Risk here was assessed by the rating agencies which, not knowing the details of the specific borrowers to whom the original credit was provided, used statistical models to determine which kind of tranche could be rated as being of high, medium or low risk. Once certified, these tranches could be absorbed by banks, mutual funds, pension funds and insurance companies, which could create portfolios involving varying degrees of risk and different streams of future cash flows linked to the original mortgage. Whenever necessary, these institutions could insure against default by turning to the insurance companies and entering into arrangements such as credit default swaps. Even government-sponsored enterprises such as Freddie Mac and Fannie Mae, which were not expected to be involved in or exposed to the sub-prime market, had to cave in because they feared they were losing business to new rivals who were trying to cash in on the boom and poaching on the business of these specialist firms.
Because of this complex chain, institutions at every level assumed that they were not carrying risk or that they were insured against it. However, risk does not go away but resides somewhere in the system. And given financial integration, each firm was exposed to many markets and most firms were exposed to each other as lenders, investors or borrowers. Any failure would have a domino effect that would damage different firms to different extents.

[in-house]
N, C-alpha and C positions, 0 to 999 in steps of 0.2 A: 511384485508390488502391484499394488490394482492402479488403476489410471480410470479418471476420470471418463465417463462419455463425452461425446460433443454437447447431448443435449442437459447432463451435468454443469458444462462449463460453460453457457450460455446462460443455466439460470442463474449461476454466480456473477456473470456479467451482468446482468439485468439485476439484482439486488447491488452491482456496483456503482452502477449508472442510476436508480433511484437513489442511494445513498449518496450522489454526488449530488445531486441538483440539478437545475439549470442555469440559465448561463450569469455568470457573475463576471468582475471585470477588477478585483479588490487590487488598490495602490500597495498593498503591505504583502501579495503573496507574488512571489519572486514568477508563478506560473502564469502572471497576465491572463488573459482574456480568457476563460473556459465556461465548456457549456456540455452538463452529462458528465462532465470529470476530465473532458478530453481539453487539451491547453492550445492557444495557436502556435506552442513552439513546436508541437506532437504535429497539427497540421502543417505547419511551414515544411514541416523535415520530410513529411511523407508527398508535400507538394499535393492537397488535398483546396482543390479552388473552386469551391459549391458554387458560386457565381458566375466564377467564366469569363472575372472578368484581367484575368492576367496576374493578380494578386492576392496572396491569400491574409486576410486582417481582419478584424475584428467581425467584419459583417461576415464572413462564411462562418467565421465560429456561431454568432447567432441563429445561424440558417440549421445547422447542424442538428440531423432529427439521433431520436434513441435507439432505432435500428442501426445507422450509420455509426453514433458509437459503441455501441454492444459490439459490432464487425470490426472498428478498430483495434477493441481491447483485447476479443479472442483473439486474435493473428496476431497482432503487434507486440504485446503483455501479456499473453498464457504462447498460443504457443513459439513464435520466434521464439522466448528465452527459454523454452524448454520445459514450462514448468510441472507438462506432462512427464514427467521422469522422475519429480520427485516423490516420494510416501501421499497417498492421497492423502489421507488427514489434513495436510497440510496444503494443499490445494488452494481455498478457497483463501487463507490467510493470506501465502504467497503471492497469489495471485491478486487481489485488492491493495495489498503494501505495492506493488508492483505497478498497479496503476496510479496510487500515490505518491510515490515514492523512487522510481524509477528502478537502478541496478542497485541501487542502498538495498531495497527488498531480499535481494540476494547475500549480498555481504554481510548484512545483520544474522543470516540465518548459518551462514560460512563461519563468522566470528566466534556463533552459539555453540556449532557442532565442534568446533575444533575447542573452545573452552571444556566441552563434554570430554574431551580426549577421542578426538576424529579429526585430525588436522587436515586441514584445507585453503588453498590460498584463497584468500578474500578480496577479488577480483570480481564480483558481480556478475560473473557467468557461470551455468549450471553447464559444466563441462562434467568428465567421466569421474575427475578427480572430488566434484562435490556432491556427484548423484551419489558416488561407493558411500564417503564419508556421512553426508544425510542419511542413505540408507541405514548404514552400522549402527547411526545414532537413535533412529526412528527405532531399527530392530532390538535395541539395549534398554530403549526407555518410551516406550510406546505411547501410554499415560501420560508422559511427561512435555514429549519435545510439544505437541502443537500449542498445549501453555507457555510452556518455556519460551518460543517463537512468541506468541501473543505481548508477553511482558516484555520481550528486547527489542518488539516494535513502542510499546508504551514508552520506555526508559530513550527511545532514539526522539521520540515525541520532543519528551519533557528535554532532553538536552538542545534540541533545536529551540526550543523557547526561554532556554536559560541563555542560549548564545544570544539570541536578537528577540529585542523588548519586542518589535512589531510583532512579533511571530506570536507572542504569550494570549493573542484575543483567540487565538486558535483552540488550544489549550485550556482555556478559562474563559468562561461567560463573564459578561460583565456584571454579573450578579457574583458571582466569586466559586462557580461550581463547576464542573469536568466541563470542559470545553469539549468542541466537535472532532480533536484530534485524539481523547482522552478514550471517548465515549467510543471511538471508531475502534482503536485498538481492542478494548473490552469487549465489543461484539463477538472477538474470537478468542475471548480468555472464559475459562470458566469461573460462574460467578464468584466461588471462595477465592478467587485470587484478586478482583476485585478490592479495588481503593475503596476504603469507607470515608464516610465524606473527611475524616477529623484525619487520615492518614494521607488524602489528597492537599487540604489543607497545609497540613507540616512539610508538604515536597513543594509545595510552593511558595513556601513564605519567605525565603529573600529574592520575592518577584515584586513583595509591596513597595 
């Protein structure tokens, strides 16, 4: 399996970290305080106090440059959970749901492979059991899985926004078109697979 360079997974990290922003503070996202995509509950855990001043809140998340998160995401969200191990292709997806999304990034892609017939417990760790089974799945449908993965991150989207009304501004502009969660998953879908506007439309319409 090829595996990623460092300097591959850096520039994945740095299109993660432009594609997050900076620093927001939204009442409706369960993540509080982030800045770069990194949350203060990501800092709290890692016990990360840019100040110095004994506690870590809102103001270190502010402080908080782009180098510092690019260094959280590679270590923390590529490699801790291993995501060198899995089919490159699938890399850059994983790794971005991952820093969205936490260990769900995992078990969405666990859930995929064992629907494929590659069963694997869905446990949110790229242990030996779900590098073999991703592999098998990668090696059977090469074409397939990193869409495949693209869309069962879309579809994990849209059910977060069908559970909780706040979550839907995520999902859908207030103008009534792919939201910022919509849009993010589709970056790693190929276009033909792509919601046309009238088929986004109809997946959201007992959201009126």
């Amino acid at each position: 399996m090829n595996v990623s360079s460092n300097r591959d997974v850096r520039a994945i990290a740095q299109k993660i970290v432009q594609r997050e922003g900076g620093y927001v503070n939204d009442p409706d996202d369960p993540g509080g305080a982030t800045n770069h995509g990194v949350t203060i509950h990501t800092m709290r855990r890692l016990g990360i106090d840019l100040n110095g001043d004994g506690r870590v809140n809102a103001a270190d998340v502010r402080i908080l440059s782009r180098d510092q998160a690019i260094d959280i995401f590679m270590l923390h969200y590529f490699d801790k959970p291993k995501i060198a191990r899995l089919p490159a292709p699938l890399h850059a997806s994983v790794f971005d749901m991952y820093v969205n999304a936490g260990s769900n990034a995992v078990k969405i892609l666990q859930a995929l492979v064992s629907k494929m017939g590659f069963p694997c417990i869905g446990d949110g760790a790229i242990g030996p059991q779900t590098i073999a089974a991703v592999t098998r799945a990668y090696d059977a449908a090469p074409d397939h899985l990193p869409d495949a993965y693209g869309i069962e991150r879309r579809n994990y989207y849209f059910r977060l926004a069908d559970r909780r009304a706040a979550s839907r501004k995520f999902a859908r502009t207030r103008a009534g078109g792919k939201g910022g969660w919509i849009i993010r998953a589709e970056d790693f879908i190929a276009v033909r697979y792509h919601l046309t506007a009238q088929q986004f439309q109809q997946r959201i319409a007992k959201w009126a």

In this case the problems began with defaults on sub-prime loans. In some cases, default occurred before interest rates were reset to higher levels and in others, after the resetting of rates. As the proportion of default grew, the structure gave in and all assets turned illiquid. Rising foreclosures pushed down housing prices as more properties were up for sale. On the other hand, the losses suffered by financial institutions were freezing up credit, resulting in a fall in housing demand. As housing prices collapsed, the housing equity held by many depreciated, and they found themselves paying back loans that were much larger than the value of the assets those loans financed. Default and foreclosure seemed a better option than remaining trapped in this losing deal.